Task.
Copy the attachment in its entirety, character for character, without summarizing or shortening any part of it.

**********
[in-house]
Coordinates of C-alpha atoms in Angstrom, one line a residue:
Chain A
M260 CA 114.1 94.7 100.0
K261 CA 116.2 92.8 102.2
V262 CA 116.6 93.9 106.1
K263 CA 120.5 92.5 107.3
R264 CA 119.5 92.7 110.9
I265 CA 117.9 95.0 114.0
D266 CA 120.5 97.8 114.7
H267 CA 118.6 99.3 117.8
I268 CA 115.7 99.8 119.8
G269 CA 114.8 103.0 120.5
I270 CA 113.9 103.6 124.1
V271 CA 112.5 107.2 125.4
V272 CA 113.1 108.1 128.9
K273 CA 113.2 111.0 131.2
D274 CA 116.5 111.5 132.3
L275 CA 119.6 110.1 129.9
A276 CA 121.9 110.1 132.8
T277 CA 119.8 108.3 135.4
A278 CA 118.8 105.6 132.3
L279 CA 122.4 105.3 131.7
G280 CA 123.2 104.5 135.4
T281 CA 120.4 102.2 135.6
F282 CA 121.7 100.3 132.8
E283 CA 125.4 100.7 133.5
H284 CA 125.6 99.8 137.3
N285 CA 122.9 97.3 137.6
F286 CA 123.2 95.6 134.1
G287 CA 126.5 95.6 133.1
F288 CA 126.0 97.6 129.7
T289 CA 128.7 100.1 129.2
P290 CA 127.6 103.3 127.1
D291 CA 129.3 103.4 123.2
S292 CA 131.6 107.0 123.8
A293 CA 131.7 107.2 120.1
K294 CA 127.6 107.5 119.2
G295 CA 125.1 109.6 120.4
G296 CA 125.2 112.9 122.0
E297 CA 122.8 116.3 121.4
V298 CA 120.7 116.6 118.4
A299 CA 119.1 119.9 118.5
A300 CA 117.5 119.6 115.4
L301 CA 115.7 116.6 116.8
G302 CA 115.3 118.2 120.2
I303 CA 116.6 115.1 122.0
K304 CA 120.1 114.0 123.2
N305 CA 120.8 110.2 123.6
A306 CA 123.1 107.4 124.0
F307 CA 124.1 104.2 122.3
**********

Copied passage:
[in-house]
Coordinates of C-alpha atoms in Angstrom, one line a residue:
Chain A
M260 CA 114.1 94.7 100.0
K261 CA 116.2 92.8 102.2
V262 CA 116.6 93.9 106.1
K263 CA 120.5 92.5 107.3
R264 CA 119.5 92.7 110.9
I265 CA 117.9 95.0 114.0
D266 CA 120.5 97.8 114.7
H267 CA 118.6 99.3 117.8
I268 CA 115.7 99.8 119.8
G269 CA 114.8 103.0 120.5
I270 CA 113.9 103.6 124.1
V271 CA 112.5 107.2 125.4
V272 CA 113.1 108.1 128.9
K273 CA 113.2 111.0 131.2
D274 CA 116.5 111.5 132.3
L275 CA 119.6 110.1 129.9
A276 CA 121.9 110.1 132.8
T277 CA 119.8 108.3 135.4
A278 CA 118.8 105.6 132.3
L279 CA 122.4 105.3 131.7
G280 CA 123.2 104.5 135.4
T281 CA 120.4 102.2 135.6
F282 CA 121.7 100.3 132.8
E283 CA 125.4 100.7 133.5
H284 CA 125.6 99.8 137.3
N285 CA 122.9 97.3 137.6
F286 CA 123.2 95.6 134.1
G287 CA 126.5 95.6 133.1
F288 CA 126.0 97.6 129.7
T289 CA 128.7 100.1 129.2
P290 CA 127.6 103.3 127.1
D291 CA 129.3 103.4 123.2
S292 CA 131.6 107.0 123.8
A293 CA 131.7 107.2 120.1
K294 CA 127.6 107.5 119.2
G295 CA 125.1 109.6 120.4
G296 CA 125.2 112.9 122.0
E297 CA 122.8 116.3 121.4
V298 CA 120.7 116.6 118.4
A299 CA 119.1 119.9 118.5
A300 CA 117.5 119.6 115.4
L301 CA 115.7 116.6 116.8
G302 CA 115.3 118.2 120.2
I303 CA 116.6 115.1 122.0
K304 CA 120.1 114.0 123.2
N305 CA 120.8 110.2 123.6
A306 CA 123.1 107.4 124.0
F307 CA 124.1 104.2 122.3